- Set SpamAssassin client program to spamassassin (Standalone program)
- Set Virus scanning program to Standalone scanner (clamscan)
KeepAlive On KeepAliveTimeout 3
<Module prefork.c> StartServers 2 MinSpareServers 2 MaxSpareServers 5 ServerLimit 10 MaxClients 10 MaxRequestsPerChild 100 </Module>
<Module worker.c> StartServers 2 MaxClients 10 MinSpareThreads 2 MaxSpareThreads 10 ThreadsPerChild 5 MaxRequestsPerChild 100 </Module>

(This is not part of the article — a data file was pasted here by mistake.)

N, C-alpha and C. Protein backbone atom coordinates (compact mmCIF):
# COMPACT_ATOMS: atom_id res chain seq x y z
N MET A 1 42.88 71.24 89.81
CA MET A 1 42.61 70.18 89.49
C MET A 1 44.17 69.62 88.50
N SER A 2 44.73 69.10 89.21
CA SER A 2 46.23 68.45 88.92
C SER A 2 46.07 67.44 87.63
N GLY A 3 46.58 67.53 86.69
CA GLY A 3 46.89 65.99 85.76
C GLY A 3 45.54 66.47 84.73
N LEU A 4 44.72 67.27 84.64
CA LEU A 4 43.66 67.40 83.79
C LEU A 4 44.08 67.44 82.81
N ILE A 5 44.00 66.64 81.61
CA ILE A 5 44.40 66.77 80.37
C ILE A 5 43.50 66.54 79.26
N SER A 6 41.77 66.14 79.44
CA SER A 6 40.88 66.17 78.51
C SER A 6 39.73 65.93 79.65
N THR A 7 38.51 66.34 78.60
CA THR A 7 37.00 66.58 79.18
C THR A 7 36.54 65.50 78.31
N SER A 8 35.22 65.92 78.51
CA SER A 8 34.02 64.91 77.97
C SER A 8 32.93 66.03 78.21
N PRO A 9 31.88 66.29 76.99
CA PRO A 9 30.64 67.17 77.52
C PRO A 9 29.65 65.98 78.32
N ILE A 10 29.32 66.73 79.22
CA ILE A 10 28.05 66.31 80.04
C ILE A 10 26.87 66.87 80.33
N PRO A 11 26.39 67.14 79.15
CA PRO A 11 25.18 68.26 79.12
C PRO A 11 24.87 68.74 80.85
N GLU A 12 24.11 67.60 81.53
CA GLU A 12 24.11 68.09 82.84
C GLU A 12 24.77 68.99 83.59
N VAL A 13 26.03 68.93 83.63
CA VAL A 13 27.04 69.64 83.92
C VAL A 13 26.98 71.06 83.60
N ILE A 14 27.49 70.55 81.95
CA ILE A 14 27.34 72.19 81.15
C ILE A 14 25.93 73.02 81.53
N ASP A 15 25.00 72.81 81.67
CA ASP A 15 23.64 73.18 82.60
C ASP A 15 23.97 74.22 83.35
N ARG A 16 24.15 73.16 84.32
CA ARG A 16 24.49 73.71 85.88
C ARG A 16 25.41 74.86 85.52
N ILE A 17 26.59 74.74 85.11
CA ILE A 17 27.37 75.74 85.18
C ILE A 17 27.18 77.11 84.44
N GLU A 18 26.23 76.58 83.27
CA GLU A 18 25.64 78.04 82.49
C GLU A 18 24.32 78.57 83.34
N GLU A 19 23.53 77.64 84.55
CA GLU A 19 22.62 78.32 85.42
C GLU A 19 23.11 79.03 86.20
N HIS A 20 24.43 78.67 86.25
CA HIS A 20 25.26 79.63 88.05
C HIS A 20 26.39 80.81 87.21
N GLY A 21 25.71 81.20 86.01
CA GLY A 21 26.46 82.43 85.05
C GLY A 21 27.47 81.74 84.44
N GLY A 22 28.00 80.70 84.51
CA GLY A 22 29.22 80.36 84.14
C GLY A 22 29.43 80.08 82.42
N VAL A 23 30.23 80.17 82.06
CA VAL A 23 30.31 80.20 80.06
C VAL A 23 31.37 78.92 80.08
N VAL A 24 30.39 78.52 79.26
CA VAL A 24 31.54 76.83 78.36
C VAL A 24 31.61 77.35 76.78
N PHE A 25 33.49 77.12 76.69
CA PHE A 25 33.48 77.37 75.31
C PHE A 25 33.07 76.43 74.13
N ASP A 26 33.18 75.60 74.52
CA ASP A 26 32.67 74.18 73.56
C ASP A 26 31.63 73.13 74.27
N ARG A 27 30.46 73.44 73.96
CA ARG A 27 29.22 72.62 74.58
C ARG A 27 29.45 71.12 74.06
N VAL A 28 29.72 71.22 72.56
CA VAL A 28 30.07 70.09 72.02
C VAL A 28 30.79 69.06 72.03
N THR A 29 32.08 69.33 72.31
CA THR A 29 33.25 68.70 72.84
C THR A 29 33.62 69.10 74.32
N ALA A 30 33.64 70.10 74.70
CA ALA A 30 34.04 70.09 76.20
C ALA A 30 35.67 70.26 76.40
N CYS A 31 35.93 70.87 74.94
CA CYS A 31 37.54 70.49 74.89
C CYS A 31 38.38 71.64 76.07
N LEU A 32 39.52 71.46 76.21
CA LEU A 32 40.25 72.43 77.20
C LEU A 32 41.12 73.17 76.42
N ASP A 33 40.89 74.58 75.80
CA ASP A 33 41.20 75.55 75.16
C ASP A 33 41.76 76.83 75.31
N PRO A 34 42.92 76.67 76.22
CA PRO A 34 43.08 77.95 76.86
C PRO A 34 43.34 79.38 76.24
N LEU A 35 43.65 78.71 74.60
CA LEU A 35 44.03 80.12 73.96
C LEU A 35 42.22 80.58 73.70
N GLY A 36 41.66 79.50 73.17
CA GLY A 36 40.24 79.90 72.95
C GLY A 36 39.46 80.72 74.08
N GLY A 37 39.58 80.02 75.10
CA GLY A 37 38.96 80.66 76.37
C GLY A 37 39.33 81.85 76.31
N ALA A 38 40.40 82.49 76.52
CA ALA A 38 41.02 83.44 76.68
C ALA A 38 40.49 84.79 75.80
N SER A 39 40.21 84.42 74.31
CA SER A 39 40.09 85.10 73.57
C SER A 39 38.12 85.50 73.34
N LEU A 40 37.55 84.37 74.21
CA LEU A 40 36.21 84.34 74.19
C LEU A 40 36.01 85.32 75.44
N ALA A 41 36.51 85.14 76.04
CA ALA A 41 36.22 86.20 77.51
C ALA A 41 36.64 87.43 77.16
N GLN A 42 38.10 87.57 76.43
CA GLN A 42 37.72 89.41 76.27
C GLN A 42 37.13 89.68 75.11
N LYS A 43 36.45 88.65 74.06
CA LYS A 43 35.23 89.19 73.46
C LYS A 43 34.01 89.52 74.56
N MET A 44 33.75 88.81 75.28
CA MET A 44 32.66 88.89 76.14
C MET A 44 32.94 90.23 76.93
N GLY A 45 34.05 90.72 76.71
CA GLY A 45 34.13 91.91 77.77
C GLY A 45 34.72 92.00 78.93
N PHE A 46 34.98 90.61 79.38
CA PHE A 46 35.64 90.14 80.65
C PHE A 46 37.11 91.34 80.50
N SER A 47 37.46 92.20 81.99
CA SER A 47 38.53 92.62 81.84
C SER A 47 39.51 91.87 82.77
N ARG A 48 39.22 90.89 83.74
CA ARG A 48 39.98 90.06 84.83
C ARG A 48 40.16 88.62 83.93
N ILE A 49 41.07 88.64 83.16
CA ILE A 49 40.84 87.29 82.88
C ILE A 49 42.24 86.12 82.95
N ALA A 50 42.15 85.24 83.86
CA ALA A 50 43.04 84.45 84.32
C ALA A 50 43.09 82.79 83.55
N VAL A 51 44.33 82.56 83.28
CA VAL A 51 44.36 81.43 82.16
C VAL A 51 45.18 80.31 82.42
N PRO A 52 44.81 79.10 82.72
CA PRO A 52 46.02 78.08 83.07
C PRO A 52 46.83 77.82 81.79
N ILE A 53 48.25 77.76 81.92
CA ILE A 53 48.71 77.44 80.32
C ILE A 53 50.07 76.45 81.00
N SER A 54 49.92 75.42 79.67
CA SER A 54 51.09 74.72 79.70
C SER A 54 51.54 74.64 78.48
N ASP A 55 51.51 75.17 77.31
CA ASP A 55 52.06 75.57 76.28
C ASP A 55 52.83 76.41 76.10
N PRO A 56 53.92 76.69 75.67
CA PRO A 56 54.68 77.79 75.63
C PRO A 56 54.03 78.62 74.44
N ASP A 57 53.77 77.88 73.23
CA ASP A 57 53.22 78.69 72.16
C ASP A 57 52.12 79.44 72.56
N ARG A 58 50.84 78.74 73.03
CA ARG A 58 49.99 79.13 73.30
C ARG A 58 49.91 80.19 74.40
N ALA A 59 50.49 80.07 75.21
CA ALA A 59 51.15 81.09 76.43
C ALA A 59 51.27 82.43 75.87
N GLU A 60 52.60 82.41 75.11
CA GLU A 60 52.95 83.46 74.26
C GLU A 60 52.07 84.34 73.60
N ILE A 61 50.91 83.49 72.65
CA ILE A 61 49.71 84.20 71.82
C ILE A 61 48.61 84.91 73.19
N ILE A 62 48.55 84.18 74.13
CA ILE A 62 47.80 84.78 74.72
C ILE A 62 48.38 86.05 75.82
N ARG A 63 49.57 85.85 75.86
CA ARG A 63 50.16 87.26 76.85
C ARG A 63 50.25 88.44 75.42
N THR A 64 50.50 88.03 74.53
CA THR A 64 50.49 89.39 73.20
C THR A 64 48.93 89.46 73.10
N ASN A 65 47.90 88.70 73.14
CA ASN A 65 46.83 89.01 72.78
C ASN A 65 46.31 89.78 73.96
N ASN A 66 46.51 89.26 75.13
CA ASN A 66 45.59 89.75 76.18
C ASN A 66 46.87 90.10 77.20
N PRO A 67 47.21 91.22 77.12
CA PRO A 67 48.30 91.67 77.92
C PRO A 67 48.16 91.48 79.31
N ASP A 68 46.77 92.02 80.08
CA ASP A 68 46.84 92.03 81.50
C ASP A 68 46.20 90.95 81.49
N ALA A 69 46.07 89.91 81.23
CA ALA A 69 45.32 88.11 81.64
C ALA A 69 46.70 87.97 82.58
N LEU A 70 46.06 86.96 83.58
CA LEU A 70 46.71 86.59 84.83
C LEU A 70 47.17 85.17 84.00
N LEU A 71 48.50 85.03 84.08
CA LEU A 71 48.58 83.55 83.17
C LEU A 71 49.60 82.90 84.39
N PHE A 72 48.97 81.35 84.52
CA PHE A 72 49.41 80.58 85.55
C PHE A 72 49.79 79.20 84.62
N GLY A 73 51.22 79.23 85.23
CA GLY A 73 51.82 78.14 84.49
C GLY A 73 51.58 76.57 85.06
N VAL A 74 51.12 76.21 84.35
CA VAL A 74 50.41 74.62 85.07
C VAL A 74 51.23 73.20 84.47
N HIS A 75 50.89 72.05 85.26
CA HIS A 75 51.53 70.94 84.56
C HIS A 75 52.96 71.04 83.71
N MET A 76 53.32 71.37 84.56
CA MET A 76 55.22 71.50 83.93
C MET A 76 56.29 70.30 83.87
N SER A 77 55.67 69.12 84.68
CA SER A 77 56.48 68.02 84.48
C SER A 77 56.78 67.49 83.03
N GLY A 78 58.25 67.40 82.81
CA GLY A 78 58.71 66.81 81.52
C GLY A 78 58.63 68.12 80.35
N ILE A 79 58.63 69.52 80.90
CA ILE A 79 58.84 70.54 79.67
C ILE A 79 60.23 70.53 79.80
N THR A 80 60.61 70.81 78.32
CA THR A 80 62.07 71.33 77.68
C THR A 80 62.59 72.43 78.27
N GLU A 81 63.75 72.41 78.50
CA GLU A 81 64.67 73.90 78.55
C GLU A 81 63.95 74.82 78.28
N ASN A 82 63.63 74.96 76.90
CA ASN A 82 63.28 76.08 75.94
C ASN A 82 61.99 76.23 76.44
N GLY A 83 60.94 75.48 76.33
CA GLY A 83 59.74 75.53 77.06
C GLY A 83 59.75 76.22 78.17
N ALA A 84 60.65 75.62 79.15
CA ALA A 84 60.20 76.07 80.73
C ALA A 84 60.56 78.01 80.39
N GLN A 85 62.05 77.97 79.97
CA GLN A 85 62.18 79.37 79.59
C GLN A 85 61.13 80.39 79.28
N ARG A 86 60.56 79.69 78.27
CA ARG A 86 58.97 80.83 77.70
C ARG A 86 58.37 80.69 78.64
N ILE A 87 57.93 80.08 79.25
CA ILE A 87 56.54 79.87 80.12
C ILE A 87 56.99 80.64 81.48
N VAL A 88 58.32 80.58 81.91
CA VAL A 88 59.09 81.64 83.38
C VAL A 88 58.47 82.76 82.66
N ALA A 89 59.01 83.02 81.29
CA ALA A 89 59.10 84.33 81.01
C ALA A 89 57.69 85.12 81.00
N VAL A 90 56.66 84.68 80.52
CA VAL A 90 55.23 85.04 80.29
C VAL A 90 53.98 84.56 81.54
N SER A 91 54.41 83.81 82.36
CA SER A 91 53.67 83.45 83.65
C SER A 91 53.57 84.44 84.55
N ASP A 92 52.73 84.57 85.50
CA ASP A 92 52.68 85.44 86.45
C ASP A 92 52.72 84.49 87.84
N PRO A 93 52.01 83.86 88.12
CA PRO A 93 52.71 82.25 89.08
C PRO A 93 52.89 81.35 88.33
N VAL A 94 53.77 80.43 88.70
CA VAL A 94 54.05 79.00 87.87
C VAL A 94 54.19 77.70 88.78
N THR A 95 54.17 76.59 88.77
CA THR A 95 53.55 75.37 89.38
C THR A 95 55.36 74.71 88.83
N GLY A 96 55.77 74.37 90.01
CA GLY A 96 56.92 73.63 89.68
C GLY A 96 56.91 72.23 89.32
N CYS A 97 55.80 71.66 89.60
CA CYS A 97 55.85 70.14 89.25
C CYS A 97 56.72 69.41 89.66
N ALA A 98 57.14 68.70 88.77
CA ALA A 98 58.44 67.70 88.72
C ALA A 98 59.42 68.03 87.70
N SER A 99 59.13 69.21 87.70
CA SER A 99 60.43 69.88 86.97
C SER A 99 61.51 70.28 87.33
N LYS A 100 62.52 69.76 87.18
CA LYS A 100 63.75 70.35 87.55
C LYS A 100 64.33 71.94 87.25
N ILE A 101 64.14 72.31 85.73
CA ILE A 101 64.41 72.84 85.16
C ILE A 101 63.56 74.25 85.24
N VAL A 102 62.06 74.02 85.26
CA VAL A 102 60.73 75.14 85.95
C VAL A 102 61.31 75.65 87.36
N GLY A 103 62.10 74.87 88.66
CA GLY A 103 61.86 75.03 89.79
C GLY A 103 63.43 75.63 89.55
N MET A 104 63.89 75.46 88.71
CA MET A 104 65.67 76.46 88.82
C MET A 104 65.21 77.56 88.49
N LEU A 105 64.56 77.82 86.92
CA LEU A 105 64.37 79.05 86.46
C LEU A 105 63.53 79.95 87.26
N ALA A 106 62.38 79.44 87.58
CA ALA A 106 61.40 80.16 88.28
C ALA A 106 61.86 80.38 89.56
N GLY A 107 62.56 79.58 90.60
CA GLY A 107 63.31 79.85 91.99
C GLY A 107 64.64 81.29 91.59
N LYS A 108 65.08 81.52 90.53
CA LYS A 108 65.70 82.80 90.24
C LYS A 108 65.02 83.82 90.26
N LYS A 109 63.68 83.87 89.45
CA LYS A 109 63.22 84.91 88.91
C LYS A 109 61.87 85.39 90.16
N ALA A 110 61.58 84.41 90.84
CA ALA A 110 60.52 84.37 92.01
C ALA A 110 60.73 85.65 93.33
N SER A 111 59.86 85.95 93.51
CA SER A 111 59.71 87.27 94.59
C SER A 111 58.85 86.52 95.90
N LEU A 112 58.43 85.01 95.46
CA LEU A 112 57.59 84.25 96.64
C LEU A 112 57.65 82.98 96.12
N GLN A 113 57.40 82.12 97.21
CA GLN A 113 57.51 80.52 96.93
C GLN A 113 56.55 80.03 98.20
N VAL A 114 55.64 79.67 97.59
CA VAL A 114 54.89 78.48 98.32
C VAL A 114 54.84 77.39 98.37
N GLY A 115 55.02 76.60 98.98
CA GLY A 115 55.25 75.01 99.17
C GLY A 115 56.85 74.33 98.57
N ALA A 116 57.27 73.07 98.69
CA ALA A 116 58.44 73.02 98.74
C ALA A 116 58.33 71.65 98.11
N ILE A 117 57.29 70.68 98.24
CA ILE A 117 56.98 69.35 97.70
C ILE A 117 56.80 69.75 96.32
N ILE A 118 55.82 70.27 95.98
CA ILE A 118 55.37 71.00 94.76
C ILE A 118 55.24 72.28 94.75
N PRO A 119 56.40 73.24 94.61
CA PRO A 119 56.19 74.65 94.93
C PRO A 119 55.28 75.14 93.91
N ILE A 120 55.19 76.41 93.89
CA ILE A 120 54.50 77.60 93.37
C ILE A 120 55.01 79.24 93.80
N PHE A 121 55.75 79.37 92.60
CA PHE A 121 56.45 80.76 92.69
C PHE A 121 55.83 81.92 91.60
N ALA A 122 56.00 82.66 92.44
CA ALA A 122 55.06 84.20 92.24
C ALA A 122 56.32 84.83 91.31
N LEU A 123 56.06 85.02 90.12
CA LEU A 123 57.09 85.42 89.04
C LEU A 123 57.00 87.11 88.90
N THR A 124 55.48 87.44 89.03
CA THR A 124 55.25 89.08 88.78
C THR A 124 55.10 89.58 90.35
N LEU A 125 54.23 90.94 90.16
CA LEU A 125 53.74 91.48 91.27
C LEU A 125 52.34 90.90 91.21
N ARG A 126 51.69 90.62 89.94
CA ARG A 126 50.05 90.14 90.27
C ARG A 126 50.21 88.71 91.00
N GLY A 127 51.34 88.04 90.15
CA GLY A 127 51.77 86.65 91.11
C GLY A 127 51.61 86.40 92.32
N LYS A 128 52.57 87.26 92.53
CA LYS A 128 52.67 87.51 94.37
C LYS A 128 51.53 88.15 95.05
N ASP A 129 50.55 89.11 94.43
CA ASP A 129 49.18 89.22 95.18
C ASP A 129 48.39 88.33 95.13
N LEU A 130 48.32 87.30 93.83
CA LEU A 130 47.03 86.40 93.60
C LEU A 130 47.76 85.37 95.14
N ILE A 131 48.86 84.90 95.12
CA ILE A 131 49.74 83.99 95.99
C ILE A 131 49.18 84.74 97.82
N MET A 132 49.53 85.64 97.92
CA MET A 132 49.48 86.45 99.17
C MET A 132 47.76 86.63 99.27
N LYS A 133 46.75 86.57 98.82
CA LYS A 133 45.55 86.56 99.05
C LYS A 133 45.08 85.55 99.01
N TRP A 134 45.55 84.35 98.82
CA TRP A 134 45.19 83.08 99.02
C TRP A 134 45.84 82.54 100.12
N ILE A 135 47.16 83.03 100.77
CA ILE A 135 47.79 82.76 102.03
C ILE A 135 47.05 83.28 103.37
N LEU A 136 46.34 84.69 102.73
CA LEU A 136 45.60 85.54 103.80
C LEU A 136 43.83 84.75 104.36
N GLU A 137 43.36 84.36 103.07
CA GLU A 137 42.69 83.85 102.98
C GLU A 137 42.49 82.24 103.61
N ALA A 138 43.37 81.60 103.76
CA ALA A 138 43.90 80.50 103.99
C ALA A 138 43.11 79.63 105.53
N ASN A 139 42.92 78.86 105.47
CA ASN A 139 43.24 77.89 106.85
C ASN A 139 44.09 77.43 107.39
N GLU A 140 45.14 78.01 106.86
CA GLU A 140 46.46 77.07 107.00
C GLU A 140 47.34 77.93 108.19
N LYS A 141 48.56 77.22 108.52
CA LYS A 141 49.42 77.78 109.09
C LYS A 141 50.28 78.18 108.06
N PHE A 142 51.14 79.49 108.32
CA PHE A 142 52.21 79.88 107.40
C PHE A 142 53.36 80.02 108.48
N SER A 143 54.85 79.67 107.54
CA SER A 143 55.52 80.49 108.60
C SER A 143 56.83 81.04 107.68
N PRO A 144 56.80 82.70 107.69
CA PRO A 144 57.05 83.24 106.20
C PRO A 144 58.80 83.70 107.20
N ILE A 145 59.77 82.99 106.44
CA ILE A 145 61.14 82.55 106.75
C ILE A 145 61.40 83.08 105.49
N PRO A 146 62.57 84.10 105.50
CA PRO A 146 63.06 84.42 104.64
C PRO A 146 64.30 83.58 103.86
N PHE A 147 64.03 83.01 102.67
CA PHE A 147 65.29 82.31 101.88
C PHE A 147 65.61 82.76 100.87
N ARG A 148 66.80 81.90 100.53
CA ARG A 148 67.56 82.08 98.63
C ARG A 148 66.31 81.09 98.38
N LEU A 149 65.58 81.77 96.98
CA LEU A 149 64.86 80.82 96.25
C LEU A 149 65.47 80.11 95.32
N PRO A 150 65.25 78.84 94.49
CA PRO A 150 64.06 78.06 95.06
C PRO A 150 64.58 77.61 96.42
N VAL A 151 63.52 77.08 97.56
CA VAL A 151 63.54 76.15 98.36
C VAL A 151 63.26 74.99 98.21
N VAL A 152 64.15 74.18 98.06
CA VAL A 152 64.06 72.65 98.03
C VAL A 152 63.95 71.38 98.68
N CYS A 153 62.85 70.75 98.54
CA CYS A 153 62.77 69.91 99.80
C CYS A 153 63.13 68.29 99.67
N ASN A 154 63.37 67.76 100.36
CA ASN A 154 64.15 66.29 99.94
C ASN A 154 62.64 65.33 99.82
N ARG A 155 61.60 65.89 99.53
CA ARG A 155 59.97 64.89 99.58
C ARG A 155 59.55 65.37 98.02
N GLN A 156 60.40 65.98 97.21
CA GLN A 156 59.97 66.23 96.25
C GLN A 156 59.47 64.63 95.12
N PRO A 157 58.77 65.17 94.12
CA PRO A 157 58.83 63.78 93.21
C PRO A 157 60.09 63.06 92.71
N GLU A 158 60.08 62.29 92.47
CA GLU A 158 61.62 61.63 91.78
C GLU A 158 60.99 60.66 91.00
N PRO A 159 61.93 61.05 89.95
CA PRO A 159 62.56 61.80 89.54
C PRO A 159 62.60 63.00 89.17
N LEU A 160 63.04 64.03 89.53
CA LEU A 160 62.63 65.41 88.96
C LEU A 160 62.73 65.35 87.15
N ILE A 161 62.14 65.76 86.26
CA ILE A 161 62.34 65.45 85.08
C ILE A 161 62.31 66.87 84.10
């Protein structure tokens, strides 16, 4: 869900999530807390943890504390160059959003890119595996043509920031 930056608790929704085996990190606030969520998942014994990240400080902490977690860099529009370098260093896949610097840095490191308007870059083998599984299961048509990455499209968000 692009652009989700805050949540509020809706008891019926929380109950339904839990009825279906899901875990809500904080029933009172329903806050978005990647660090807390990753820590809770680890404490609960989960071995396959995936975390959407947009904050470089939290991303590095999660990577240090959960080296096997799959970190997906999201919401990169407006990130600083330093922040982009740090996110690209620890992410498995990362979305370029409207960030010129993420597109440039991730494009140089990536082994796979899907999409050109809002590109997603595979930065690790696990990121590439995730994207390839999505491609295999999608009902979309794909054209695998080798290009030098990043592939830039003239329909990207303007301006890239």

Optionally, remove any modules you aren't using. This actually will reduce memory usage more than anything else--but it's hard to guess what modules you'll want/need to do your job. mod_perl is needed for the Google Analytics module in Virtualmin, but otherwise everything can be run under cgi or fcgid...and if memory is a real problem, you may have to give up on Google Analytics (or set it up manually without our mod_perl filter). So, disabling mod_php4 or mod_php5 is cool (but if you've been using it for PHP scripts, you'll need to make the switch to fcgid first, and reset permissions and ownership up your PHP scripts in domain homes) and will shave quite a bit off the process size. Other possibilities for disabling: auth_dbm, disk_cache, proxy (but this removes quite a bit of functionality, including some needed for a number of Virtualmin features), include (removes Server Side Include functionality), status.